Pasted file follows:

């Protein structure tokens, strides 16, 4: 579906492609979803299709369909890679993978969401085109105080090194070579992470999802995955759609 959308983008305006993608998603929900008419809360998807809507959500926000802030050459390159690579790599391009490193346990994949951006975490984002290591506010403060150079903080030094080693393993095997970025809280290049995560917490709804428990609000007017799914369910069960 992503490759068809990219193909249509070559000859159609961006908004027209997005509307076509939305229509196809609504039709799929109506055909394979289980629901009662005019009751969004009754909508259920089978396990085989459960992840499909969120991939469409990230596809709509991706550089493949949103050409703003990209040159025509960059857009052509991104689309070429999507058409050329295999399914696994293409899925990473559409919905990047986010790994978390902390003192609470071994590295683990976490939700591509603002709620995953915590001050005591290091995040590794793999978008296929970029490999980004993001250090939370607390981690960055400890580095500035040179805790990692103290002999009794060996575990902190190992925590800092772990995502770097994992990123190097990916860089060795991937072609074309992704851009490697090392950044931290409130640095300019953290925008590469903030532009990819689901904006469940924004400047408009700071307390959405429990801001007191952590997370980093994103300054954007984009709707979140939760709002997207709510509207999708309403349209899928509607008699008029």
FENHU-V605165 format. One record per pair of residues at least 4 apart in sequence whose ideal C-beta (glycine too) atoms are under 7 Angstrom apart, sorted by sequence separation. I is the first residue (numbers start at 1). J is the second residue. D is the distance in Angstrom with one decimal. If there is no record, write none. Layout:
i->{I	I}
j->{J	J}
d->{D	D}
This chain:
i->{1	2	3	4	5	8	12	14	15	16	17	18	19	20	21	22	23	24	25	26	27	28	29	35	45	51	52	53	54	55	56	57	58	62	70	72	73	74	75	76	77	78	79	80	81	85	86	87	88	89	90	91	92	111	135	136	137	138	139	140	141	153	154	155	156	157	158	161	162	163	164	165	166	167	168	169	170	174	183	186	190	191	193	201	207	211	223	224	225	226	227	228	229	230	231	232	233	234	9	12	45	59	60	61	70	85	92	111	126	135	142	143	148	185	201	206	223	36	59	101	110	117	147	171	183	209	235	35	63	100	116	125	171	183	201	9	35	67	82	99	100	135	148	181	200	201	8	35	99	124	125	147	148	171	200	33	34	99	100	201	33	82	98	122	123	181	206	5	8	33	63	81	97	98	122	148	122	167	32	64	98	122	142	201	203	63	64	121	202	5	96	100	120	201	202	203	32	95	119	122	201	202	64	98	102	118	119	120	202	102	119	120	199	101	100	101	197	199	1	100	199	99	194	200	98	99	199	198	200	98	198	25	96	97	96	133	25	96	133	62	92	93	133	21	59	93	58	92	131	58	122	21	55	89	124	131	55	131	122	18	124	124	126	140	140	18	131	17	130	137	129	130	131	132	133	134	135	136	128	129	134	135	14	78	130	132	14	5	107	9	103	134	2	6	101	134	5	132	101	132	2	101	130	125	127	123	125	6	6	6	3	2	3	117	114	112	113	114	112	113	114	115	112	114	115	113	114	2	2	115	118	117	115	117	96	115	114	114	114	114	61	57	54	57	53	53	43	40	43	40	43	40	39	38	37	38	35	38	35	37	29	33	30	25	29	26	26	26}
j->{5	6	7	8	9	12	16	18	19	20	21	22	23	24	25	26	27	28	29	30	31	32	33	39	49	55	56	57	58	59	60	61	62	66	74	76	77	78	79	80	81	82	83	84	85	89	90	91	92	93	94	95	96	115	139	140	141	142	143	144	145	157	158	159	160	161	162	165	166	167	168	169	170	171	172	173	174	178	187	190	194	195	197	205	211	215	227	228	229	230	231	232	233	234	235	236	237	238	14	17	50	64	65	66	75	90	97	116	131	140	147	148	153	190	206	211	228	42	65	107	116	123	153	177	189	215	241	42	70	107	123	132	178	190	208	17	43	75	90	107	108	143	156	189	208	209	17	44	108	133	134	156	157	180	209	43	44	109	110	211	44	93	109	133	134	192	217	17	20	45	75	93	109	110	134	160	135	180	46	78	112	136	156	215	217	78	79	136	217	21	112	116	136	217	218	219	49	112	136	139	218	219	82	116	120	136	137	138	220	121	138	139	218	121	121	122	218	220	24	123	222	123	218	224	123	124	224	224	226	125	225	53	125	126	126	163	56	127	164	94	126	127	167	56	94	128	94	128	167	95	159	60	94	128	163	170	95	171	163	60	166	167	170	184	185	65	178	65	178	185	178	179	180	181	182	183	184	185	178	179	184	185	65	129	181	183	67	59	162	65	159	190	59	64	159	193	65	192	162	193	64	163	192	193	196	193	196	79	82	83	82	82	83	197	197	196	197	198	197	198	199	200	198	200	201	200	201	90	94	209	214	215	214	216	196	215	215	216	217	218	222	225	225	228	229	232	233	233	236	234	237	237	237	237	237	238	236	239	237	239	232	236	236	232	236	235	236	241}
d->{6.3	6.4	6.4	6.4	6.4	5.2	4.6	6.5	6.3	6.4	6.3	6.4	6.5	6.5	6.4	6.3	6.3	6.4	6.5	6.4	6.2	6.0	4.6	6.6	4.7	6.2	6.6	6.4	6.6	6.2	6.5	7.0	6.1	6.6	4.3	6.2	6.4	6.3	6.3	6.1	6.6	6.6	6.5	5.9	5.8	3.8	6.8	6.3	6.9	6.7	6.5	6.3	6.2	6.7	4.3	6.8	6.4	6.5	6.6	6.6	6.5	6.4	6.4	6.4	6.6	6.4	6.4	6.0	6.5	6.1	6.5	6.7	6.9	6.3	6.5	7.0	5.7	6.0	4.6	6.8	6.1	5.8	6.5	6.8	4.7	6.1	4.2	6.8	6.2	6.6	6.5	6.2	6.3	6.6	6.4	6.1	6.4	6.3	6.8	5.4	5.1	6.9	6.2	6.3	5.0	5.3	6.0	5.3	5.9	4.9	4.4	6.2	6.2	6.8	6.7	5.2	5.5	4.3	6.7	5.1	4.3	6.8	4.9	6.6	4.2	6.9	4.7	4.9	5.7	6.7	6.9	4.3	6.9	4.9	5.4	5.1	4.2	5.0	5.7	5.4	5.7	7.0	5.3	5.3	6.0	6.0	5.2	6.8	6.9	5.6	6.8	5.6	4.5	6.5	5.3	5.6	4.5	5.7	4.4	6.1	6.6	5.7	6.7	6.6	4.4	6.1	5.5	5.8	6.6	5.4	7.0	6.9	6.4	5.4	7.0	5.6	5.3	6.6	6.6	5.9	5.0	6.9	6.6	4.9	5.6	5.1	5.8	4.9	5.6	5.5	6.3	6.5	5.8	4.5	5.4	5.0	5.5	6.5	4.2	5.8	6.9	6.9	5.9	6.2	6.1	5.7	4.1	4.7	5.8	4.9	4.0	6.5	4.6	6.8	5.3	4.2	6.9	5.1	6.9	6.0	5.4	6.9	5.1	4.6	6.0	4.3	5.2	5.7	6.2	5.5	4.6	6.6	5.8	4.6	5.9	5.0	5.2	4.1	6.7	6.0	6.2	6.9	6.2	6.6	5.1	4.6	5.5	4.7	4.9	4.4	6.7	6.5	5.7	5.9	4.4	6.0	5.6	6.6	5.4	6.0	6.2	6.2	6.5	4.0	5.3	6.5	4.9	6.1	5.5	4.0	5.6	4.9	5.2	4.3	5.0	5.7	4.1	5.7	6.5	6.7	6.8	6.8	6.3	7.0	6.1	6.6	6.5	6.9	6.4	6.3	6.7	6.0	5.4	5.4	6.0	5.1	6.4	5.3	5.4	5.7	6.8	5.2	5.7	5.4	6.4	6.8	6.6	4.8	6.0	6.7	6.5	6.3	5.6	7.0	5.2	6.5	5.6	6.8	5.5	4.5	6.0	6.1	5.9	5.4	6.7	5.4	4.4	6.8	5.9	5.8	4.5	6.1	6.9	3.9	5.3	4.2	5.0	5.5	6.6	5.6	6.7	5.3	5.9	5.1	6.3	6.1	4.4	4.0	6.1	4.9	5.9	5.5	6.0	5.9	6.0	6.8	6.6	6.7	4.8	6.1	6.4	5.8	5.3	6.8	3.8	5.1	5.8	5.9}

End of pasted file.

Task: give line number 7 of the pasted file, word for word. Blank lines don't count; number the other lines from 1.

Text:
i->{1	2	3	4	5	8	12	14	15	16	17	18	19	20	21	22	23	24	25	26	27	28	29	35	45	51	52	53	54	55	56	57	58	62	70	72	73	74	75	76	77	78	79	80	81	85	86	87	88	89	90	91	92	111	135	136	137	138	139	140	141	153	154	155	156	157	158	161	162	163	164	165	166	167	168	169	170	174	183	186	190	191	193	201	207	211	223	224	225	226	227	228	229	230	231	232	233	234	9	12	45	59	60	61	70	85	92	111	126	135	142	143	148	185	201	206	223	36	59	101	110	117	147	171	183	209	235	35	63	100	116	125	171	183	201	9	35	67	82	99	100	135	148	181	200	201	8	35	99	124	125	147	148	171	200	33	34	99	100	201	33	82	98	122	123	181	206	5	8	33	63	81	97	98	122	148	122	167	32	64	98	122	142	201	203	63	64	121	202	5	96	100	120	201	202	203	32	95	119	122	201	202	64	98	102	118	119	120	202	102	119	120	199	101	100	101	197	199	1	100	199	99	194	200	98	99	199	198	200	98	198	25	96	97	96	133	25	96	133	62	92	93	133	21	59	93	58	92	131	58	122	21	55	89	124	131	55	131	122	18	124	124	126	140	140	18	131	17	130	137	129	130	131	132	133	134	135	136	128	129	134	135	14	78	130	132	14	5	107	9	103	134	2	6	101	134	5	132	101	132	2	101	130	125	127	123	125	6	6	6	3	2	3	117	114	112	113	114	112	113	114	115	112	114	115	113	114	2	2	115	118	117	115	117	96	115	114	114	114	114	61	57	54	57	53	53	43	40	43	40	43	40	39	38	37	38	35	38	35	37	29	33	30	25	29	26	26	26}